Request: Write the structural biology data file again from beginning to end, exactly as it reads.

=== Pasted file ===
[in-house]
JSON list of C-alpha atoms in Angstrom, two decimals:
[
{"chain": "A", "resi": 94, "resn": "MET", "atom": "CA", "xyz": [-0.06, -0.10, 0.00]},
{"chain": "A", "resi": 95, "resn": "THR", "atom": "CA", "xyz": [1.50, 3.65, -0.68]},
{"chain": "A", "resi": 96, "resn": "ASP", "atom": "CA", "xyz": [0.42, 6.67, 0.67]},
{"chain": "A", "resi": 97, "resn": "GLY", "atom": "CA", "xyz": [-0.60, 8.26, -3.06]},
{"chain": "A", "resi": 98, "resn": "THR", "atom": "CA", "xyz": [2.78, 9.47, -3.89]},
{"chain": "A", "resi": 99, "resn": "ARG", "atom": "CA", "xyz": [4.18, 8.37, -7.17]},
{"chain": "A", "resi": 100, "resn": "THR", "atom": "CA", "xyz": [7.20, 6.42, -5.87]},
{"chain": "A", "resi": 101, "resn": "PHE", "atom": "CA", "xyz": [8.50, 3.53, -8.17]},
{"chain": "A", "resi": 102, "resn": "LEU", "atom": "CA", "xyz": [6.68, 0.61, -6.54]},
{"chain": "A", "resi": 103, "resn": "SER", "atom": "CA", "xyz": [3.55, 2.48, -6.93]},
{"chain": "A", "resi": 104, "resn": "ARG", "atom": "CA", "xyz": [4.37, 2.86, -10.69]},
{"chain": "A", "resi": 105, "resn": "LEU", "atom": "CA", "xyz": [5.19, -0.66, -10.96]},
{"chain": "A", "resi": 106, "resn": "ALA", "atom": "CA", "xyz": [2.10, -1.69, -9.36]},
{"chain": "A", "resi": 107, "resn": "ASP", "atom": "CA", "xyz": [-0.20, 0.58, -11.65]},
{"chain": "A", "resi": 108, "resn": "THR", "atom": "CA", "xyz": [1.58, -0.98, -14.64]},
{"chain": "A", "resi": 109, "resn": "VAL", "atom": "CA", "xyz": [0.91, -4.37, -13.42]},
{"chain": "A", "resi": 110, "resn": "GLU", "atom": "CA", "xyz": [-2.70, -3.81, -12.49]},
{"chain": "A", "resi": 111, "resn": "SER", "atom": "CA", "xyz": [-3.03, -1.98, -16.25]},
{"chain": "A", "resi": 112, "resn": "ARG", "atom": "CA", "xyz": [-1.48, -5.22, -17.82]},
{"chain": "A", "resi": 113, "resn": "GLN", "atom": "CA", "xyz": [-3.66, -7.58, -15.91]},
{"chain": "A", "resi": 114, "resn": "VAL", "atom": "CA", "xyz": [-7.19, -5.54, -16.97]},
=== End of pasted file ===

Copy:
[in-house]
JSON list of C-alpha atoms in Angstrom, two decimals:
[
{"chain": "A", "resi": 94, "resn": "MET", "atom": "CA", "xyz": [-0.06, -0.10, 0.00]},
{"chain": "A", "resi": 95, "resn": "THR", "atom": "CA", "xyz": [1.50, 3.65, -0.68]},
{"chain": "A", "resi": 96, "resn": "ASP", "atom": "CA", "xyz": [0.42, 6.67, 0.67]},
{"chain": "A", "resi": 97, "resn": "GLY", "atom": "CA", "xyz": [-0.60, 8.26, -3.06]},
{"chain": "A", "resi": 98, "resn": "THR", "atom": "CA", "xyz": [2.78, 9.47, -3.89]},
{"chain": "A", "resi": 99, "resn": "ARG", "atom": "CA", "xyz": [4.18, 8.37, -7.17]},
{"chain": "A", "resi": 100, "resn": "THR", "atom": "CA", "xyz": [7.20, 6.42, -5.87]},
{"chain": "A", "resi": 101, "resn": "PHE", "atom": "CA", "xyz": [8.50, 3.53, -8.17]},
{"chain": "A", "resi": 102, "resn": "LEU", "atom": "CA", "xyz": [6.68, 0.61, -6.54]},
{"chain": "A", "resi": 103, "resn": "SER", "atom": "CA", "xyz": [3.55, 2.48, -6.93]},
{"chain": "A", "resi": 104, "resn": "ARG", "atom": "CA", "xyz": [4.37, 2.86, -10.69]},
{"chain": "A", "resi": 105, "resn": "LEU", "atom": "CA", "xyz": [5.19, -0.66, -10.96]},
{"chain": "A", "resi": 106, "resn": "ALA", "atom": "CA", "xyz": [2.10, -1.69, -9.36]},
{"chain": "A", "resi": 107, "resn": "ASP", "atom": "CA", "xyz": [-0.20, 0.58, -11.65]},
{"chain": "A", "resi": 108, "resn": "THR", "atom": "CA", "xyz": [1.58, -0.98, -14.64]},
{"chain": "A", "resi": 109, "resn": "VAL", "atom": "CA", "xyz": [0.91, -4.37, -13.42]},
{"chain": "A", "resi": 110, "resn": "GLU", "atom": "CA", "xyz": [-2.70, -3.81, -12.49]},
{"chain": "A", "resi": 111, "resn": "SER", "atom": "CA", "xyz": [-3.03, -1.98, -16.25]},
{"chain": "A", "resi": 112, "resn": "ARG", "atom": "CA", "xyz": [-1.48, -5.22, -17.82]},
{"chain": "A", "resi": 113, "resn": "GLN", "atom": "CA", "xyz": [-3.66, -7.58, -15.91]},
{"chain": "A", "resi": 114, "resn": "VAL", "atom": "CA", "xyz": [-7.19, -5.54, -16.97]},